The strength of the sound signals propagating along ray cone 304 is affected by various factors including the size, weight, speed, altitude, and angle of attack of aircraft 302, as well as roll, pitch, and yaw angle during flight. Atmospheric and terrain variations can also affect the intensity of shock wave 304. Variables that are under the pilot's control, such as speed, acceleration, and attitude angles, are also important. Increasing temperatures in the troposphere tend to diffuse the sound signals and shock waves propagating along ray cone 304. The strength of the signals along ray cone 304 is typically the highest directly ahead of aircraft 302 at the time of sound generation, and reduces in strength with increasing distance from aircraft 302. The sound signals propagating along ray cone 304 typically reflect off ground 306.

Changing the acceleration, angle of attack, pitch, roll, or yaw attitude of aircraft 302 can either focus or diffuse ray cone 304. A focused ray cone 304 occurs when two or more wavefronts 308, originating at different times from aircraft 302, coincide exactly, as shown in FIG. 3C. In general, deceleration and/or lifting the nose of aircraft 302 will diffuse the sound signals in ray cone 304; acceleration and/or dropping the nose will focus the sound signals in ray cone 304. A change in horizontal direction will focus ray cone 304 along the inside of the sonic boom carpet's turn, which is often along a track to the inside of the flight path.

Referring again to FIG. 1, process 106 includes determining ray tube scaling effects and/or determining the location of boom focusing (zero ray tube area). In this process, a ray tube composed of four rays is composed at each aircraft azimuthal angle, for each temporal point in the supersonic trajectory. Vector cross-products are used to calculate the ray tube cross-sectional area as the rays are traced to the ground. Focusing occurs whenever a zero ray tube area is encountered.

Process 108 includes determining whether the signals are focused, which can occur when an aircraft is accelerating, turning, and/or pitching downward. If the signals are focused, process 110 includes determining sound behavior near the focus area. In some embodiments, the behavior is determined using the nonlinear Tricomi equation, which governs the behavior of sound propagation near a fold caustic. This equation is solved through an iterative process on an unsteady, pseudo-time version of the equation, where diffraction effects and nonlinear effects have been separated.

Process 112 includes nonlinearly propagating the pressure signal to the receiver location on or near the ground. If the boom signal is propagated through a non-uniform or windy atmosphere, ray tracing and geometric acoustics can be employed to determine the propagation path and the effects of acoustical spreading. The nonlinear propagation of sound in the atmosphere is governed by Burgers' equation. The lossless form of Burgers' equation is

p x = β 2 ρ o a o 3 ( p ) 2 t ( 13 )

where p′ is the acoustic (disturbance) pressure, x is the propagation distance, ρo is the ambient air density, ao is the ambient air speed of sound, t′ is the retarded time, and β is the coefficient of nonlinearity. For sound propagation in air, β=(γ+1)/2,where γ is the ratio of specific heats. If the pressure signal at any point along the propagation path is taken as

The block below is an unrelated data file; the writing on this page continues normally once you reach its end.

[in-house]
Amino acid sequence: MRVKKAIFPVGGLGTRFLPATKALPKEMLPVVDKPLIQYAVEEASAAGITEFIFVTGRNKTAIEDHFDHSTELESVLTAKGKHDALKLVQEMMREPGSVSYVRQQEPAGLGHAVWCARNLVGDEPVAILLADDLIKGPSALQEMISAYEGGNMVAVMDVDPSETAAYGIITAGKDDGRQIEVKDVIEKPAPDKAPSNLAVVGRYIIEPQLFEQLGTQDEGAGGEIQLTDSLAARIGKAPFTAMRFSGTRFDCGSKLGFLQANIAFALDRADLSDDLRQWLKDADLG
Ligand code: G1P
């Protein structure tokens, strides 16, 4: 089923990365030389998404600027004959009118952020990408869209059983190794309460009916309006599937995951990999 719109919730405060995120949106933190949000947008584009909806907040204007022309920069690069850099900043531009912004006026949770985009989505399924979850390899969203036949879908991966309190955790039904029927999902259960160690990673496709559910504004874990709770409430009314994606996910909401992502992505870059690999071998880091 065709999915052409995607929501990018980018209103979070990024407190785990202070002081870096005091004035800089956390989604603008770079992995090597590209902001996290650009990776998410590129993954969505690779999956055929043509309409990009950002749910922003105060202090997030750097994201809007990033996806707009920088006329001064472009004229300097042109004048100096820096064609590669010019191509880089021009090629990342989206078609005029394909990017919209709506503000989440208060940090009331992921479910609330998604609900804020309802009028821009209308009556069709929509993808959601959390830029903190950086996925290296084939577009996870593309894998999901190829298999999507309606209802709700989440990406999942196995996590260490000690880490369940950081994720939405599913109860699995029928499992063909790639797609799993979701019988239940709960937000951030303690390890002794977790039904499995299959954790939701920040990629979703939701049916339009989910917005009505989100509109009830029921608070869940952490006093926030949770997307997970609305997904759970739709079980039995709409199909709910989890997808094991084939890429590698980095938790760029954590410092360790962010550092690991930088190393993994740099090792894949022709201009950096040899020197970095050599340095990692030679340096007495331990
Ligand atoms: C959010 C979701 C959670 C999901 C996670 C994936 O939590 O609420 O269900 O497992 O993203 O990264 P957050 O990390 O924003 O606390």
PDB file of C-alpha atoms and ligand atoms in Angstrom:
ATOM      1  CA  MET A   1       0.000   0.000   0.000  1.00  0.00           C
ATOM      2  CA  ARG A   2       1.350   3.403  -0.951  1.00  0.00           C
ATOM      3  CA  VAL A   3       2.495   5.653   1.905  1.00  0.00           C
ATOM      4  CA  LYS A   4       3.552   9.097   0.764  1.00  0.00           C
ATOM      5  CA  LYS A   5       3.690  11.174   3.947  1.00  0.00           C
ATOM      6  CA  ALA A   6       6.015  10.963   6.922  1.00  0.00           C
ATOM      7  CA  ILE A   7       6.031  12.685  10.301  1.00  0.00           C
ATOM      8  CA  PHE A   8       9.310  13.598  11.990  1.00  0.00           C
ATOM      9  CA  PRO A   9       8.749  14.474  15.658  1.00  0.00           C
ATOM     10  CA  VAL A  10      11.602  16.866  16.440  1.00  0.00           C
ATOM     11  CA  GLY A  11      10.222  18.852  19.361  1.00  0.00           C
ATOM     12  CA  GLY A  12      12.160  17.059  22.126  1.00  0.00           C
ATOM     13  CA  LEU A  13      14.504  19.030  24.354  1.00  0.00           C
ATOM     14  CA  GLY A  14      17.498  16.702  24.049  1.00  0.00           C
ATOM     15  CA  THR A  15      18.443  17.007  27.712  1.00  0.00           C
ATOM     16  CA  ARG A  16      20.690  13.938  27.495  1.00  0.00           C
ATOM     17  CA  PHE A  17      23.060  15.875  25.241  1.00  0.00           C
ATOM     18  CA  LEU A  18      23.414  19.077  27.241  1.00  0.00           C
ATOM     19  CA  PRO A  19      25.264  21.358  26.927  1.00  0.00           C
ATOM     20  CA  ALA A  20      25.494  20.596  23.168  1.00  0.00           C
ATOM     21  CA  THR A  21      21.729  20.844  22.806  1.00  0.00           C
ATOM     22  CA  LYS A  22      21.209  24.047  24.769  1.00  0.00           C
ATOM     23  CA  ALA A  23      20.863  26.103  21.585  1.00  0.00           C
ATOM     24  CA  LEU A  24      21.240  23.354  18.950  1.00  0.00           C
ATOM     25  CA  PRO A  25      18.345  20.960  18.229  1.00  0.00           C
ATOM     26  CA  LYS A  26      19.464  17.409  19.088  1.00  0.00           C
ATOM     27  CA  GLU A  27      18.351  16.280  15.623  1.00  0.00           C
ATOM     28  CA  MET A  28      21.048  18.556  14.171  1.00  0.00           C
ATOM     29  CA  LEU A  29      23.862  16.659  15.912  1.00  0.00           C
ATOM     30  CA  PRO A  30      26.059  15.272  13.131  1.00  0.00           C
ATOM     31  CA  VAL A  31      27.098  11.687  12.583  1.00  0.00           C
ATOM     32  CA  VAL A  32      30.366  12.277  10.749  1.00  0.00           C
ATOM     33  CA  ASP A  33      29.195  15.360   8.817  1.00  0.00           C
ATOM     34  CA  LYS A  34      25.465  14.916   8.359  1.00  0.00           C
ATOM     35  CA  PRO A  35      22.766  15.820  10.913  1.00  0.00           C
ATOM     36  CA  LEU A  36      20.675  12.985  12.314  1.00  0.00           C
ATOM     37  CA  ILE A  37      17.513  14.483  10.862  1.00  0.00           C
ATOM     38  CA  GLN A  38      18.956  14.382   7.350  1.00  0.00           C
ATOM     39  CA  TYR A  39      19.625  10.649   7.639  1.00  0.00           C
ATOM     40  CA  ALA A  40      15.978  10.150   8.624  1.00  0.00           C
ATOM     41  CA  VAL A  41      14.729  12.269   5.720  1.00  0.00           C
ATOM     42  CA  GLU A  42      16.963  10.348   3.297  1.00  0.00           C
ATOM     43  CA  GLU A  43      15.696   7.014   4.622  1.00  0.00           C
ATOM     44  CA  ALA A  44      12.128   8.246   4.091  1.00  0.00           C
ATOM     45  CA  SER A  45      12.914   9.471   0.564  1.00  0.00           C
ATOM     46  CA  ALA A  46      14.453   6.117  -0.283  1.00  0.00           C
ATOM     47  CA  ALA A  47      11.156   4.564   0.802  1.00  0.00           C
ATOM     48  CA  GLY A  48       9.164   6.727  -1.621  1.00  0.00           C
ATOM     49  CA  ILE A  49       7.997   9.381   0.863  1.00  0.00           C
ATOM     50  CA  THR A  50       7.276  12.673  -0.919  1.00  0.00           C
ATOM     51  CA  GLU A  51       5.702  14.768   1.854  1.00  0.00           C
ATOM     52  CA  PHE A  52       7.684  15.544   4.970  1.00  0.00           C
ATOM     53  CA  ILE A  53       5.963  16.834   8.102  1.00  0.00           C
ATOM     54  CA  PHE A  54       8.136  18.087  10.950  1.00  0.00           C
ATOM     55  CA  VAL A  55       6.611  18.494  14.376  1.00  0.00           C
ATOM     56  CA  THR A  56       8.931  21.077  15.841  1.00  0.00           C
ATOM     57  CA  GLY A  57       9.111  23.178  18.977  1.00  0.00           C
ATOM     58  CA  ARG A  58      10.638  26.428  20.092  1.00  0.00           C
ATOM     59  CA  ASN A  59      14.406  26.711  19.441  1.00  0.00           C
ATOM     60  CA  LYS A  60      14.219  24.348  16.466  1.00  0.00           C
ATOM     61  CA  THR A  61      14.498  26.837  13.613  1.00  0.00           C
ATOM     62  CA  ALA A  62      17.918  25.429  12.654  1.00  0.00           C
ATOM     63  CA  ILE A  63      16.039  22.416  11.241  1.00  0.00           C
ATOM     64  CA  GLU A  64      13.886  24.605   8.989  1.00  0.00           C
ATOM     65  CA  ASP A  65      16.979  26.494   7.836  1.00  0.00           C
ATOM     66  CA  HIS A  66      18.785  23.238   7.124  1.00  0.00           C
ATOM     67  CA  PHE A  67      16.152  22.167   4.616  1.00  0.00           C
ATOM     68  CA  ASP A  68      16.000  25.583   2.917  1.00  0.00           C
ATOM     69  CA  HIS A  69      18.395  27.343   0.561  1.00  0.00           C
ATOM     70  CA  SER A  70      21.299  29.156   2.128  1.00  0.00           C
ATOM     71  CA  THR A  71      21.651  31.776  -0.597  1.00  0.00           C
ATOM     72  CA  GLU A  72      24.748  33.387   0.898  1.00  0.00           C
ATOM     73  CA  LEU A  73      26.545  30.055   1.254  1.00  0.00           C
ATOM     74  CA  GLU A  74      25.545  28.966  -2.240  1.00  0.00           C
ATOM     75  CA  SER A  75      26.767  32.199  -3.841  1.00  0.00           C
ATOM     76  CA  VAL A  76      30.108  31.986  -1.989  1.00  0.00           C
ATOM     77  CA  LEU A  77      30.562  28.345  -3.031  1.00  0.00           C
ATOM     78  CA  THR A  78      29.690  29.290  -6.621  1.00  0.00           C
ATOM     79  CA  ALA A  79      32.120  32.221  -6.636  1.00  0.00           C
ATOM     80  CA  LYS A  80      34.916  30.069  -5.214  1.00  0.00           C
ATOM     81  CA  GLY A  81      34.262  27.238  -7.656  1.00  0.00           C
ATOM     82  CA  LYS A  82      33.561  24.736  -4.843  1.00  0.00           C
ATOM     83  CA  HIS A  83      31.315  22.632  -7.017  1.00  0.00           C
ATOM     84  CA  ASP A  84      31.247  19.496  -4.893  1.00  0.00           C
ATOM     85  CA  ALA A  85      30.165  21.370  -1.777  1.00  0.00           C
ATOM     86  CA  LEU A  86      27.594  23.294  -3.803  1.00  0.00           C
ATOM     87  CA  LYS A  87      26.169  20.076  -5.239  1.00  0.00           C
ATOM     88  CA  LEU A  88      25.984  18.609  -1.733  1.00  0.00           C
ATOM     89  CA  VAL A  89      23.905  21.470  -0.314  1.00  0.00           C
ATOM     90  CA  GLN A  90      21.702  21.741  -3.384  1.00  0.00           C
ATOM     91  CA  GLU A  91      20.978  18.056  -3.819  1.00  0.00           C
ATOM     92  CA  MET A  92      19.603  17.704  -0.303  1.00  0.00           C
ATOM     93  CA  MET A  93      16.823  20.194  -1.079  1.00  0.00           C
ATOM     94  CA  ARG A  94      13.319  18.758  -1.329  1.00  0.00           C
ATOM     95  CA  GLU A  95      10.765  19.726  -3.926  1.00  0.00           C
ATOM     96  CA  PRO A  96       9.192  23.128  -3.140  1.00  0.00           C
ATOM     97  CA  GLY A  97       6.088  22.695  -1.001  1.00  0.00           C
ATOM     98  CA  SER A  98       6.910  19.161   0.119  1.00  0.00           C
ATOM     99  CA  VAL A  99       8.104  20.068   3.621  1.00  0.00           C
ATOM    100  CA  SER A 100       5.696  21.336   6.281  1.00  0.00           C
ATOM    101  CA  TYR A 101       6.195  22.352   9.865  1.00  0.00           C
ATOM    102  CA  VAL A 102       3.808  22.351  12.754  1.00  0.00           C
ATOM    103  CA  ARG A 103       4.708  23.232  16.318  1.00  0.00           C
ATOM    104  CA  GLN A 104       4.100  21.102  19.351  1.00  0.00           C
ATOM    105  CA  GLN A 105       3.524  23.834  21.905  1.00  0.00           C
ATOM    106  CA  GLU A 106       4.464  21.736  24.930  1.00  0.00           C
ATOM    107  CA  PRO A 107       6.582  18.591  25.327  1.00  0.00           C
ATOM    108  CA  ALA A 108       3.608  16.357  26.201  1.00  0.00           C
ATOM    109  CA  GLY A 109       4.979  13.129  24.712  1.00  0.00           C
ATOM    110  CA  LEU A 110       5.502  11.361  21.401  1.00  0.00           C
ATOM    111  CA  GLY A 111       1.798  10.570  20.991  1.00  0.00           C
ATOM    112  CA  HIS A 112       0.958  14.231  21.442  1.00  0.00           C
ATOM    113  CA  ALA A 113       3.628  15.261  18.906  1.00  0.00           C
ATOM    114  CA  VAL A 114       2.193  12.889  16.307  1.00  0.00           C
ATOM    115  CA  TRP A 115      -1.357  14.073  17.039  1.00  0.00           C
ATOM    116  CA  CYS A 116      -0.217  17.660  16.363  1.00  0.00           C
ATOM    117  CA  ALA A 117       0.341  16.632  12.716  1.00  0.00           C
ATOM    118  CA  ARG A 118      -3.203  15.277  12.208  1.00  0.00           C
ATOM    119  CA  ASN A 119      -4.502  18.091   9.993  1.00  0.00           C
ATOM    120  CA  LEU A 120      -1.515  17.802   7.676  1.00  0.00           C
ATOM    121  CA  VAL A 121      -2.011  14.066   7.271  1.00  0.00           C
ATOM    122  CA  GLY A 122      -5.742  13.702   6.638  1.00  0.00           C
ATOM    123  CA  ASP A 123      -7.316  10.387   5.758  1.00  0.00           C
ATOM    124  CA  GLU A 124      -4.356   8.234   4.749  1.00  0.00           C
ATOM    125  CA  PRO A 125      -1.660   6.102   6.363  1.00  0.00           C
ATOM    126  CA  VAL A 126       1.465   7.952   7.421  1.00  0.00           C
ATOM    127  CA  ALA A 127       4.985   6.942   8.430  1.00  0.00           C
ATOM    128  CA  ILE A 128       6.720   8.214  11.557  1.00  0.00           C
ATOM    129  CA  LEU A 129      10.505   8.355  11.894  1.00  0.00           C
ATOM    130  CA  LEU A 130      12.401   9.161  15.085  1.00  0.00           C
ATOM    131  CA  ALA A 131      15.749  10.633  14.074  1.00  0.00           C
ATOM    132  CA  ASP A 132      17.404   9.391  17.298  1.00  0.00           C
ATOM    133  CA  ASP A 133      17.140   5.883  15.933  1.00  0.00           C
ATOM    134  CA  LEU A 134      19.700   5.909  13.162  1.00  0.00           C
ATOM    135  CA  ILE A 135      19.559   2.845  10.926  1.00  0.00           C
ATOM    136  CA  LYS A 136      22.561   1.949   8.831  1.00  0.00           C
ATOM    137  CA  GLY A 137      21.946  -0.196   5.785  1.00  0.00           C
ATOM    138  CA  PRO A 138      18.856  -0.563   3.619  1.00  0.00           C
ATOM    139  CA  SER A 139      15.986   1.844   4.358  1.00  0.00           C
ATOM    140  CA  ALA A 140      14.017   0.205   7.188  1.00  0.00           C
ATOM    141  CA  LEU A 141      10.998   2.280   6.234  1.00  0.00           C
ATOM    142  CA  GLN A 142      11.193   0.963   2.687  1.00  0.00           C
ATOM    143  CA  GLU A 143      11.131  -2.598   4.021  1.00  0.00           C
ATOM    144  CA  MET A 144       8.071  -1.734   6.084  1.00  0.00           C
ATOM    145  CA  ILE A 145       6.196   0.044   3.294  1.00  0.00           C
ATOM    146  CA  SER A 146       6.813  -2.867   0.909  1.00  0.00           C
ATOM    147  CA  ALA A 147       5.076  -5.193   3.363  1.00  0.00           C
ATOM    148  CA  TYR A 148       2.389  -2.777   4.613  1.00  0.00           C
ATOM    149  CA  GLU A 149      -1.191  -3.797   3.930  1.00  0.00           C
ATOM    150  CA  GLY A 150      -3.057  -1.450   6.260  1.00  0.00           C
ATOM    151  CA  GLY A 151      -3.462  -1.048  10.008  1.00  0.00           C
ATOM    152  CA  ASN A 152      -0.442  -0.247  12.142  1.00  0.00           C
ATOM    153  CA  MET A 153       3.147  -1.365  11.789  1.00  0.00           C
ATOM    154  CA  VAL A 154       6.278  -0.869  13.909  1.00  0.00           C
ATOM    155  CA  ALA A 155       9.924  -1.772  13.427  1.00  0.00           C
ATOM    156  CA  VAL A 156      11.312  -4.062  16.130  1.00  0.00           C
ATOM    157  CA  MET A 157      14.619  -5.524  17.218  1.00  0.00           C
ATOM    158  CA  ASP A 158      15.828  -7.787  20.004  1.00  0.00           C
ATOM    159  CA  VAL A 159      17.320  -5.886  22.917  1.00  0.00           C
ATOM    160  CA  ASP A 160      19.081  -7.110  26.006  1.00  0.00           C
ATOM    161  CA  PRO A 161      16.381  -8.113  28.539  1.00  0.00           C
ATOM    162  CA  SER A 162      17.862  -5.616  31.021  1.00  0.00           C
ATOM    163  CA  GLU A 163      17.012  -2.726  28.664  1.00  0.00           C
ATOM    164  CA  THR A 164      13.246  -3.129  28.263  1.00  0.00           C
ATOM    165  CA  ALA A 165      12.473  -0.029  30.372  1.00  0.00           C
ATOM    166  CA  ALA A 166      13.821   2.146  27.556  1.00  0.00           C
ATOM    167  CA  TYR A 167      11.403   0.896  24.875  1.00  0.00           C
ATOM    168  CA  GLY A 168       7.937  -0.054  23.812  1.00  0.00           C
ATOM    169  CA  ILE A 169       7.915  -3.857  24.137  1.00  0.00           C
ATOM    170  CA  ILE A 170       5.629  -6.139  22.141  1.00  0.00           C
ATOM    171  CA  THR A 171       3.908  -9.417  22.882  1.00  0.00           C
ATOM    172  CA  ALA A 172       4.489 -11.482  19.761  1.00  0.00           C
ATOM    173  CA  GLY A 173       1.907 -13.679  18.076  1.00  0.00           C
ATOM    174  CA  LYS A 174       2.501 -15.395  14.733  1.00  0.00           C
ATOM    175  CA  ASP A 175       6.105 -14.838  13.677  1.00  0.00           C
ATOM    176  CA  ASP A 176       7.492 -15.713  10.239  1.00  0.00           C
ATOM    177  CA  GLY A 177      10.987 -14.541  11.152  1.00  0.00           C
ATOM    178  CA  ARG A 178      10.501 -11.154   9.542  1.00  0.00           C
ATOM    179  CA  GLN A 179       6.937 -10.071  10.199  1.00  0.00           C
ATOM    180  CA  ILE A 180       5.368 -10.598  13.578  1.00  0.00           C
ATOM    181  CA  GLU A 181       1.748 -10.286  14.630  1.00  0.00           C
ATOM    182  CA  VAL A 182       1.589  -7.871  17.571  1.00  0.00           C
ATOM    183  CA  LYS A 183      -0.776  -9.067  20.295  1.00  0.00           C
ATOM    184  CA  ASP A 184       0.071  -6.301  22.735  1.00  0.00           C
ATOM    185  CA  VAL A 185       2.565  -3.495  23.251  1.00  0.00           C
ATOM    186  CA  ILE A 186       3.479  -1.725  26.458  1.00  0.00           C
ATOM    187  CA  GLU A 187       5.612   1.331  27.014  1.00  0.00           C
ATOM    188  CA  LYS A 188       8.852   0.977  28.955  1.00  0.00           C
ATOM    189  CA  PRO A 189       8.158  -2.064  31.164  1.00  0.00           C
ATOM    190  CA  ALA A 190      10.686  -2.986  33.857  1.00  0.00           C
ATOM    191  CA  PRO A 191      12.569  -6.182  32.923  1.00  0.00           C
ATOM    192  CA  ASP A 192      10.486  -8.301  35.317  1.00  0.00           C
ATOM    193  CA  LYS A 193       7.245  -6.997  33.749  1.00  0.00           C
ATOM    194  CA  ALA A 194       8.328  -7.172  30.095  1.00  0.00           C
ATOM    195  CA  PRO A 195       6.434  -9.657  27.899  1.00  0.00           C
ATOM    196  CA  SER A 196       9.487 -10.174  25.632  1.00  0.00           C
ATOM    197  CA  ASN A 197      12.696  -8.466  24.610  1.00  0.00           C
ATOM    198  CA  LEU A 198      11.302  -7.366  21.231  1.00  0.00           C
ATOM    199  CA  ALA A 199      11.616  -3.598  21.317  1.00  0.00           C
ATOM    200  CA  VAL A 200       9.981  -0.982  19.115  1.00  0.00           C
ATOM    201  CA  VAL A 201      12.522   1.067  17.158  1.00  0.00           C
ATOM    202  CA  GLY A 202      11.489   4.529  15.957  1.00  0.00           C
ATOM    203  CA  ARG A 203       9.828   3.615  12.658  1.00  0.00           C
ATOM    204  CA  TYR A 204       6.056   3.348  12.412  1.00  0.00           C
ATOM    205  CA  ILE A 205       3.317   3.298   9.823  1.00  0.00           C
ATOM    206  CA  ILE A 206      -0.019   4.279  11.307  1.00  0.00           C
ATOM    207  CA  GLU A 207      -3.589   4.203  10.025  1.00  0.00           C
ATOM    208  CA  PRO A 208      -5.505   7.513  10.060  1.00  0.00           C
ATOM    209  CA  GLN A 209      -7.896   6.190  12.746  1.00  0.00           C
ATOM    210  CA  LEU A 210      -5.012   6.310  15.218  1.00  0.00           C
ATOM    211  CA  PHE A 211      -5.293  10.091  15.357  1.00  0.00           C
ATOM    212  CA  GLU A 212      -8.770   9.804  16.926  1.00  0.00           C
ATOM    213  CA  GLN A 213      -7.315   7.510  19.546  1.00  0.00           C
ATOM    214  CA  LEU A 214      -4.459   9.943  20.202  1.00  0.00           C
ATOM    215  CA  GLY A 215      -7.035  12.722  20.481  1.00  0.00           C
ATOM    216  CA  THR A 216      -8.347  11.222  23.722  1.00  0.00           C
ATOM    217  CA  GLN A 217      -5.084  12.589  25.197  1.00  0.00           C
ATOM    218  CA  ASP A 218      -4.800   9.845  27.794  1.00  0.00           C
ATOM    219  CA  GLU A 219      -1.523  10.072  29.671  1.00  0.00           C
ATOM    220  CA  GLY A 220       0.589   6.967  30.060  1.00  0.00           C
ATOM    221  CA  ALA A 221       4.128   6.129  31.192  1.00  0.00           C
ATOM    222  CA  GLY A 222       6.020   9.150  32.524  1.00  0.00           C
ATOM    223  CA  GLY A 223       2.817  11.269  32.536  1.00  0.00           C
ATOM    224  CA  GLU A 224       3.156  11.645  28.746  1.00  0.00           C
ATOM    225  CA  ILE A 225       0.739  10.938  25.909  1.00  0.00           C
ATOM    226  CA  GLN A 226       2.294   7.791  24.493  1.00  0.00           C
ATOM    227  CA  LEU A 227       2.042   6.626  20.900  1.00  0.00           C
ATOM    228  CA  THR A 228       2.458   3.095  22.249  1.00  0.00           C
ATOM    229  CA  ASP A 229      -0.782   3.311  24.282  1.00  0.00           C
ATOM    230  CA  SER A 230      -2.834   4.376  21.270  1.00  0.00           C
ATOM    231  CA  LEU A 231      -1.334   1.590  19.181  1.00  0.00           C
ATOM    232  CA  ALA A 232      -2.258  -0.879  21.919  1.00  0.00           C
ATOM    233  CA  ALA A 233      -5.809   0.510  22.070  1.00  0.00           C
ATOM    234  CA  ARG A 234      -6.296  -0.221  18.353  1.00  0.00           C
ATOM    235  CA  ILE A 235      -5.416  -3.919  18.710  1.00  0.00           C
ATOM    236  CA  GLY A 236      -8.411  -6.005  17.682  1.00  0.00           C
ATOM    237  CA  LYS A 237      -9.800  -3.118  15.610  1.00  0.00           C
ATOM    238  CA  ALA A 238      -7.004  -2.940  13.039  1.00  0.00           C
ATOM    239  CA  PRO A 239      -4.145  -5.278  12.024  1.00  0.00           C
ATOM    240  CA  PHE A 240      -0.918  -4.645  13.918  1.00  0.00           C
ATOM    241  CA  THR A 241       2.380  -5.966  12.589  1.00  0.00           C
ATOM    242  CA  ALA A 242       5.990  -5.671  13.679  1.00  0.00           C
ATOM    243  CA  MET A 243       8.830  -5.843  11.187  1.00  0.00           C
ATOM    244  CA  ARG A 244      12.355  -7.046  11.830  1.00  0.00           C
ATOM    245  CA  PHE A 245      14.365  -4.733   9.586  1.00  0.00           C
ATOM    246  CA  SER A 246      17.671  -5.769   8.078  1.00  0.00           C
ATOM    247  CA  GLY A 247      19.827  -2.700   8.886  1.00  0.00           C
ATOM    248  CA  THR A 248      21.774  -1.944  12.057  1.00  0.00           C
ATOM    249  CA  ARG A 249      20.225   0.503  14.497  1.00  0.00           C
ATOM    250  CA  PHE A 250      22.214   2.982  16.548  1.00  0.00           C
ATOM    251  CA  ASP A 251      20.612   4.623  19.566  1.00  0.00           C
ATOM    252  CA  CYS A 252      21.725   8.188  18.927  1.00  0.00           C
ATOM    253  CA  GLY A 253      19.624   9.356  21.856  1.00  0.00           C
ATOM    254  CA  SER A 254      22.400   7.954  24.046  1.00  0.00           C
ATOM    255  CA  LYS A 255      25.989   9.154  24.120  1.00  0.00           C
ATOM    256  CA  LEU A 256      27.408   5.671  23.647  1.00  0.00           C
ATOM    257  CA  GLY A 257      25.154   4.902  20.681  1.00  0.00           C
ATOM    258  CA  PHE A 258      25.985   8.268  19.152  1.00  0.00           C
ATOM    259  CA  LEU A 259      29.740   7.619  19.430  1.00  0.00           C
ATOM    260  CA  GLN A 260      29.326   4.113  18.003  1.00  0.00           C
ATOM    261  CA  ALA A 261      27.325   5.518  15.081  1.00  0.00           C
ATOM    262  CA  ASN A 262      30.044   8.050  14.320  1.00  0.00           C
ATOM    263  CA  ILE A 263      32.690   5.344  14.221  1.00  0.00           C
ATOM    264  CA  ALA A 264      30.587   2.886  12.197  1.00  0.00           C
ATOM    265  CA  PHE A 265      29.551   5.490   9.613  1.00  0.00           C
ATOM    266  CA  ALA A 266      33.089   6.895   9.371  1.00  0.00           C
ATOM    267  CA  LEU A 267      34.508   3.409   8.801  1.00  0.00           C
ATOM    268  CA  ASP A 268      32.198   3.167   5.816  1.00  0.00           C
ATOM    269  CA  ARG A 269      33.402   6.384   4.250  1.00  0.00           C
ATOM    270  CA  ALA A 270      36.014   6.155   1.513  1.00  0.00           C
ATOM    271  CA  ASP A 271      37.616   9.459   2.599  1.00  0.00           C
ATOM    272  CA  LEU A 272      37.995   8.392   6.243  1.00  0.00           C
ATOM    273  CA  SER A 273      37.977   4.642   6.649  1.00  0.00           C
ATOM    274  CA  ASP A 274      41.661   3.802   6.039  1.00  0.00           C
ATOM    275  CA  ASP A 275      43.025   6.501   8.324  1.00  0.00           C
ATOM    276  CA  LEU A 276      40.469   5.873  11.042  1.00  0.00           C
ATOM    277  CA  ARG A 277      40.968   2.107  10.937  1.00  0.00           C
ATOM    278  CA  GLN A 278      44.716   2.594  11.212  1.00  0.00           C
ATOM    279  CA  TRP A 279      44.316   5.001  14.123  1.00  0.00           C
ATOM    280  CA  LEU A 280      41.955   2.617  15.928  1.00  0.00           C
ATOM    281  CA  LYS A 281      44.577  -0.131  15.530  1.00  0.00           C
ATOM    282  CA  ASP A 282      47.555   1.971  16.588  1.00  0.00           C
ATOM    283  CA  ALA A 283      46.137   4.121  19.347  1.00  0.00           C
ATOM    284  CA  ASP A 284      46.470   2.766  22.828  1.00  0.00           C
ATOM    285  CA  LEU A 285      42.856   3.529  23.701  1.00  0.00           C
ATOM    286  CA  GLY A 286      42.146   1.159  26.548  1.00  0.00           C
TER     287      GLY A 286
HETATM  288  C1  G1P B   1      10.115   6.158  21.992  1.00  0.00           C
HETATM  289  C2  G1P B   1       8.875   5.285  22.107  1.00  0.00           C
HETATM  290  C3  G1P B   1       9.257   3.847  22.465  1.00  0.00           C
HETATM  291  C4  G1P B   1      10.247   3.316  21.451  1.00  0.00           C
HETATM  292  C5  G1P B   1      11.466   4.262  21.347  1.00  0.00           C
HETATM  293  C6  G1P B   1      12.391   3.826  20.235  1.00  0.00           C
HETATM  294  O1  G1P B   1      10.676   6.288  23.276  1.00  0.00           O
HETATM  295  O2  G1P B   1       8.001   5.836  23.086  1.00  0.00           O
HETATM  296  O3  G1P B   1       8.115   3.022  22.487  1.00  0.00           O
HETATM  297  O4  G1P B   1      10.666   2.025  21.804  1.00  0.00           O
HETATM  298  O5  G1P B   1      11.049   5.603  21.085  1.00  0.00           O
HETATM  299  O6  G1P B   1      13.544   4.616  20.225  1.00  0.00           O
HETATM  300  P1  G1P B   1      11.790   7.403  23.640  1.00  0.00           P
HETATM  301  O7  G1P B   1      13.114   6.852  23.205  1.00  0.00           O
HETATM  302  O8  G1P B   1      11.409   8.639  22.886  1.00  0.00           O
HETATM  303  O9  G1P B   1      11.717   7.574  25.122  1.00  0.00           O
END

p′(x,t′)=f(t)  (14)

then the solution at x+Δx is

p ( x + Δ x , t ) = f ( t + p β Δ x ρ o a o 3 ) ( 15 )

The second term on the right side above determines the nonlinear distortion of the signal, and can lead to multi-valued waveforms. Before a waveform becomes multi-valued, however, a shock (infinite slope in the pressure signal) is formed. The distance Δxs, from the current point on the propagation path, at which a shock first forms can be determined by calculating the location where the slope of the pressure signal becomes infinite, so that

Δ x s = ρ o a o 3 β · max ( f t ) ( 16 )

In plane wave acoustic propagation, the signal is propagated along a line, while calculating the local shock formation distance, Δxs. If the shock formation distance is less than the local marching step, the code propagates the shorter distance, and forms a zero thickness shock in the solution. The pressure jumps and speed of the shocks formed in the signal are determined using the Rankine-Hugoniot relations


ρ1u12u2


p 11 u 1 2 =p 22 u 2 2


u 1(p 11 e 11 u 1 2/2)=u 2(p 22 e 22 u 2 2/2)

where ρ is density, u speed, p pressure. The symbol e represents internal energy per unit mass. The subscript “1” denotes upstream conditions, before the shock, and the subscript “2” denotes downstream conditions. If ideal gases are considered, the equation of state is p=ρ(γ−1)e. Eliminating the speeds results in the following relationship:

2 ( h 2 - h 1 ) = ( p 2 - p 1 ) · ( 1 ρ 1 + 1 ρ 2 )

where

h = p ρ + e .

Using the ideal gas equation of state yields the following relation, which allows nonlinear waveform distortion in pressures upstream and downstream of the shock to be determined by:

p 1 p 2 = ( γ + 1 ) - ( γ - 1 ) ρ 2 ρ 1 ( γ + 1 ) ρ 2 ρ 1 - ( γ - 1 )

The rest of the signal, away from the shocks, remains governed by the lossless Burgers' equation. Thus, two signals are tracked throughout the propagation process. The first pertain to the distorted waveform, unequal time spacing, and may include shocks. The second signal is interpolated from the distorted signal and can be used in dispersive calculations and spectral analysis.